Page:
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Internationally Renowned Jupiter String Quartet Debuts for Pro Musica


By Mittie Roger

“String Quartets, like fine wine, get better with age; the Jupiters are a very fine vintage indeed,” the St Louis Post Dispatch said of the Jupiter String Quartet and its star-studded players—Nelson Lee and Meg Freivogel, violins, Liz Freivogel, viola, and Daniel McDonough, cello.

Founded in 2002, the ensemble has a mission to widen the love of chamber music to audiences of all ages and nationalities through their deliberately accessible programming, exciting concerts, and intimate teaching.

San Miguel de Allende will host their Mexican debut concerts on February 16 and 17 at 4pm at St Paul’s Church on calle Cardo.

The Jupiter String Quartet is not only a group of gifted musicians but a tight-knit family unit. Violinist Meg Freivogel and her sister, violist Liz Freivogel, and her husband, cellist Daniel McDonough, join with Nelson Lee to make up the group. The Jupiters are the artists-in-residence at the University of Illinois, running its string chamber music program when they aren’t touring the US or abroad.

Outreach work is an important focus for them, as cultivating and connecting with the future audiences of classical music is part of their essence. Early exposure to chamber music brought these four passionate musicians together in the first place, and they want to return that gift to others.

On February 16, we will hear Schubert’s Quartet No. 15 in G major, Beethoven’s Quartet in A minor, and more. Schubert died at the tender age of 31 but was impressively prolific during those short years. Even when close to death, the powerful drama in his last works, like the Quartet No. 15, belie his poor health.

Sickness also struck Beethoven, and in the spring of 1825, his doctor ordered him to leave his city home and move to the fresh air of the famous Baden Baden spa area. The illness continued to frighten Beethoven, and he believed he might die. It was at this time that he wrote the A Minor Quartet—a work almost twice as long as his First Symphony—that documents a journey from darkness into light.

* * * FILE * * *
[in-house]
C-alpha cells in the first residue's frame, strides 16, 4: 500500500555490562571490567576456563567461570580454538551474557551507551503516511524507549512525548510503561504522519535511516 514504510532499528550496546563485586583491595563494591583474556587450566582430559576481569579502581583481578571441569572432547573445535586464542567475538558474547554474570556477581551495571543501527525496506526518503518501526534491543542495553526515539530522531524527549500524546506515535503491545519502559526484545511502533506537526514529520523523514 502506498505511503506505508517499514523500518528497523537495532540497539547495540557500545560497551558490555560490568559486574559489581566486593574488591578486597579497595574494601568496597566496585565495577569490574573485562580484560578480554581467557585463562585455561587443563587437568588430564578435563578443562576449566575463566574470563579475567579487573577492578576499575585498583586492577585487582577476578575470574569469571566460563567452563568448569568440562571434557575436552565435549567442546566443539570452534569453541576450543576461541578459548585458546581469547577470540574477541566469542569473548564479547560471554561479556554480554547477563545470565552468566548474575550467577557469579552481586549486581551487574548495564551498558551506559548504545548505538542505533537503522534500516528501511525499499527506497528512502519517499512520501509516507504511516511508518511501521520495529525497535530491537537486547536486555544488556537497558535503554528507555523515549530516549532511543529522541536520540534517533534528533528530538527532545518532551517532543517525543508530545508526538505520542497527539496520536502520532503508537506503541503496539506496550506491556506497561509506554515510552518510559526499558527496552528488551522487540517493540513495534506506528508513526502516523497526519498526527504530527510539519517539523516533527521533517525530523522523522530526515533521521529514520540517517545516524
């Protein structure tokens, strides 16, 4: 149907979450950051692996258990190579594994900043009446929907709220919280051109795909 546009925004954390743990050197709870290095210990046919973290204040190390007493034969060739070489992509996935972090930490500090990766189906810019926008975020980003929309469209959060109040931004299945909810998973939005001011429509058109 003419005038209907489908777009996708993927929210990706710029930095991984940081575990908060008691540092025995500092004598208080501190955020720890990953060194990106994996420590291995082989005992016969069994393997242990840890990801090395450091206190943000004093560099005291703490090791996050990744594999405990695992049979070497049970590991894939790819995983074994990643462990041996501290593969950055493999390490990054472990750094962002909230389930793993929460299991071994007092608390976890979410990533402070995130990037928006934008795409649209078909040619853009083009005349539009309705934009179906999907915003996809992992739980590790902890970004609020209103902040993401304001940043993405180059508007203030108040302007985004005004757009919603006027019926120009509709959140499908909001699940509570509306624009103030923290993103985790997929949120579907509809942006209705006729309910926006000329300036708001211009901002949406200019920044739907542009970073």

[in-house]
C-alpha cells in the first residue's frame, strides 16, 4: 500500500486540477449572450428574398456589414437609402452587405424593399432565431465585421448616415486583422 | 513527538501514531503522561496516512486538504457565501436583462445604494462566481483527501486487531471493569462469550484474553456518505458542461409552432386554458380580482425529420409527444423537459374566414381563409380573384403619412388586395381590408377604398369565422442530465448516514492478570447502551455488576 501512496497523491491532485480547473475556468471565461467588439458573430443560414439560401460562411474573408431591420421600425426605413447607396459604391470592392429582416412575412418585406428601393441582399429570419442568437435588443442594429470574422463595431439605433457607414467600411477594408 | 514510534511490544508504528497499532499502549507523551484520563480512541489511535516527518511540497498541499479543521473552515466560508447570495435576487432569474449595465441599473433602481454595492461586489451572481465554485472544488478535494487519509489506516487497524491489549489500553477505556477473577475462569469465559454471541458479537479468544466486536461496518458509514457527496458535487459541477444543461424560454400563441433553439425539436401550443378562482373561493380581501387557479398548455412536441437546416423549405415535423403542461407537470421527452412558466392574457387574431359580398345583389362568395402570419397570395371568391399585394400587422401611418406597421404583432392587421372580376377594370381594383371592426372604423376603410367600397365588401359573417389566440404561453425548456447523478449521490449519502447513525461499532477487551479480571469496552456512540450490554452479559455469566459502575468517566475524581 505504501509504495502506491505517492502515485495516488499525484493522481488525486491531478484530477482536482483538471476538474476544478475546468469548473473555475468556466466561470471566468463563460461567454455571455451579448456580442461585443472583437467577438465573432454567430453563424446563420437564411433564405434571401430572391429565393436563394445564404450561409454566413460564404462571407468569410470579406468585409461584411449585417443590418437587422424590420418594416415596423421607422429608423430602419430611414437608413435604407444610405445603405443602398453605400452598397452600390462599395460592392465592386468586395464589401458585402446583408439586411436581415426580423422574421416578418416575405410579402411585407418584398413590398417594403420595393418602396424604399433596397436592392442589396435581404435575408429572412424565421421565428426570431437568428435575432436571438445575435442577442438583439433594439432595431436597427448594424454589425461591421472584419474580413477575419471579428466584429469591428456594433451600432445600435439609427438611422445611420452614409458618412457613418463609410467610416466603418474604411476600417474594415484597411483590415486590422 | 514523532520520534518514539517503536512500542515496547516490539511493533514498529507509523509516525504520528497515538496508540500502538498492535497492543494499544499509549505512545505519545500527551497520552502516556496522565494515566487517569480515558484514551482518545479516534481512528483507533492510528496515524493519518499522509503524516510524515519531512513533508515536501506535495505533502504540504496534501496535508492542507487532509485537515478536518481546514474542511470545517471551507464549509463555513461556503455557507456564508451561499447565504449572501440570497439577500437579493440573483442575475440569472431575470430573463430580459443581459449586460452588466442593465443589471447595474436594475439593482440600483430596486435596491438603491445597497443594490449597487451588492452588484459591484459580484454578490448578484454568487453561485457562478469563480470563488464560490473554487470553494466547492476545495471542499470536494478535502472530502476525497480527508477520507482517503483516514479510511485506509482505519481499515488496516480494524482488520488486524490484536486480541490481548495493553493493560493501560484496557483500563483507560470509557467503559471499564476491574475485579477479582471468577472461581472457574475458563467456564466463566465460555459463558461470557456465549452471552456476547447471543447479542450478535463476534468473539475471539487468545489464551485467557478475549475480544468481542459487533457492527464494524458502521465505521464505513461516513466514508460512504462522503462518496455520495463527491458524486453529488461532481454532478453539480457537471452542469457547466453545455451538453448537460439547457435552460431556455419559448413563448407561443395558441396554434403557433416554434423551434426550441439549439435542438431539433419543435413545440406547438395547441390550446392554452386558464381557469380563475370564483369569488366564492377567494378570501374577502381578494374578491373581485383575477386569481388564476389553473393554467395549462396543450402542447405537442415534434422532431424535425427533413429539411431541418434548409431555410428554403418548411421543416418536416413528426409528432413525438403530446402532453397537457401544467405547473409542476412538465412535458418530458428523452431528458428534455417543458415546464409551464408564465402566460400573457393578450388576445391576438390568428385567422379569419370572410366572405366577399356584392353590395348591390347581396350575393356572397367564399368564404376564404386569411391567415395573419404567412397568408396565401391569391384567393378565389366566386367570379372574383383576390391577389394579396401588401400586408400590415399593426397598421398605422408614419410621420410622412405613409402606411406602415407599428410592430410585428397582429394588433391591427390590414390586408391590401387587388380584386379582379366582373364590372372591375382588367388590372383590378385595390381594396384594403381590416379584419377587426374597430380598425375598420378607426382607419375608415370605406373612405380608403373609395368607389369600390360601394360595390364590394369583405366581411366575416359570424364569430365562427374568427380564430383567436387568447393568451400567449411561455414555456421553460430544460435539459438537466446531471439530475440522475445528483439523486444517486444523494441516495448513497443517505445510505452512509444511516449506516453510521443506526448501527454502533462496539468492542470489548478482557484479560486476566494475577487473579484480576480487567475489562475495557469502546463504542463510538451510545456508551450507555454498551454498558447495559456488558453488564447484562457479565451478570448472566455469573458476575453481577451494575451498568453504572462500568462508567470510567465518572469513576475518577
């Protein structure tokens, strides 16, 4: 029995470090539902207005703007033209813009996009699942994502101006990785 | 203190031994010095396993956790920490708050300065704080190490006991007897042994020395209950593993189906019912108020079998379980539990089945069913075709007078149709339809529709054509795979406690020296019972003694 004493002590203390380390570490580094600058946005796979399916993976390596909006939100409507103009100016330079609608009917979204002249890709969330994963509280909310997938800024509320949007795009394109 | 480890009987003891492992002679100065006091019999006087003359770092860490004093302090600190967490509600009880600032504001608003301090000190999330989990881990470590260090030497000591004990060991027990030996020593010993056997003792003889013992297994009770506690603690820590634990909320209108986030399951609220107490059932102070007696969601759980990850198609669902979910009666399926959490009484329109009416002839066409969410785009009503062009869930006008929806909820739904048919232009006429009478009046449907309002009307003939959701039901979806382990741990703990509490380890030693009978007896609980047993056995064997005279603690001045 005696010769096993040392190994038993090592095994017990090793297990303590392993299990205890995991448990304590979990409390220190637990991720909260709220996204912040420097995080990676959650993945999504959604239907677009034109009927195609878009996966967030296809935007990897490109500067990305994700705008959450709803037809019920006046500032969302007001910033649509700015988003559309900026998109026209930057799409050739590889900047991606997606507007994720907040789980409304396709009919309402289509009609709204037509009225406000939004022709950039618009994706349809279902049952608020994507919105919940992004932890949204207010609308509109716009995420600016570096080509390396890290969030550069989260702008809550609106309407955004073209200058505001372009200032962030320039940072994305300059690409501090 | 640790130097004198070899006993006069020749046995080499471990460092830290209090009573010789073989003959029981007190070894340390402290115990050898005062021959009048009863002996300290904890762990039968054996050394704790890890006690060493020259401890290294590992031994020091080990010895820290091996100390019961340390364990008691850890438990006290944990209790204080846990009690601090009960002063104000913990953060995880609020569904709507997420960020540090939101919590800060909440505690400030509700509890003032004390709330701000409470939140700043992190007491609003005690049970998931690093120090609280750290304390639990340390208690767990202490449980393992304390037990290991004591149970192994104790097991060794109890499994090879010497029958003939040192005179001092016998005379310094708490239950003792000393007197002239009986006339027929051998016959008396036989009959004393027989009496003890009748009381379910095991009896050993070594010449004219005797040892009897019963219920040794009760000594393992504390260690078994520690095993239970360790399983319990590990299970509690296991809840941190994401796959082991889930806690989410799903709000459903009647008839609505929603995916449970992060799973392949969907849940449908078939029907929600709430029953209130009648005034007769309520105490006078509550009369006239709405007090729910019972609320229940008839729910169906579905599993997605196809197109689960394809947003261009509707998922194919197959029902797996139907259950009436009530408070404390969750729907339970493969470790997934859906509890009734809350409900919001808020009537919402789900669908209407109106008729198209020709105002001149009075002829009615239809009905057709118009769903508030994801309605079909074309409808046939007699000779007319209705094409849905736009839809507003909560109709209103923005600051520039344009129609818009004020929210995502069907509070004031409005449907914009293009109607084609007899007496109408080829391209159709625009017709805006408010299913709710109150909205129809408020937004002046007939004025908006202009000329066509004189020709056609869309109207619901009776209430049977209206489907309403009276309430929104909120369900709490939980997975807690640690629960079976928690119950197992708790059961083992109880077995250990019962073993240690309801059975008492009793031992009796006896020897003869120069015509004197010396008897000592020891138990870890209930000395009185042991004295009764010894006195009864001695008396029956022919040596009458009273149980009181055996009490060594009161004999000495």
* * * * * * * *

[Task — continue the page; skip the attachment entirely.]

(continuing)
On Saturday, the concert celebrates the 175th anniversary of 1842, Schumann’s ‘chamber music year,’ and the centenary of the completion of Bartok’s Quartet No. 2, a work whose composition haunted him for two years. Dedicated to the Hungarian Quartet, the quartet artfully displays his extensive knowledge of that country’s folk music. Schuman lovers will celebrate this anniversary of his Quartet in A minor, Op. 41, which was dedicated to his friend Felix Mendelssohn. It was one of his very few string quartets; they were composed after studying quartets by Haydn, Mozart, and Beethoven.

Tickets for the concerts at St Paul’s are 150, 300, and 400 pesos donation each and are on sale at Tesoros in the Biblioteca Pública, through our website with no booking fee, and at the concert 45 minutes before performance time.

Details of all Pro Musica’s concerts and patron membership are on our web site, or contact us at



Pro Musica Concert Series presents

Jupiter String Quartet

Fri and Sat, Feb 16 and 17, 4pm

St Paul’s Church, Cardo 6

150, 300, 400 pesos



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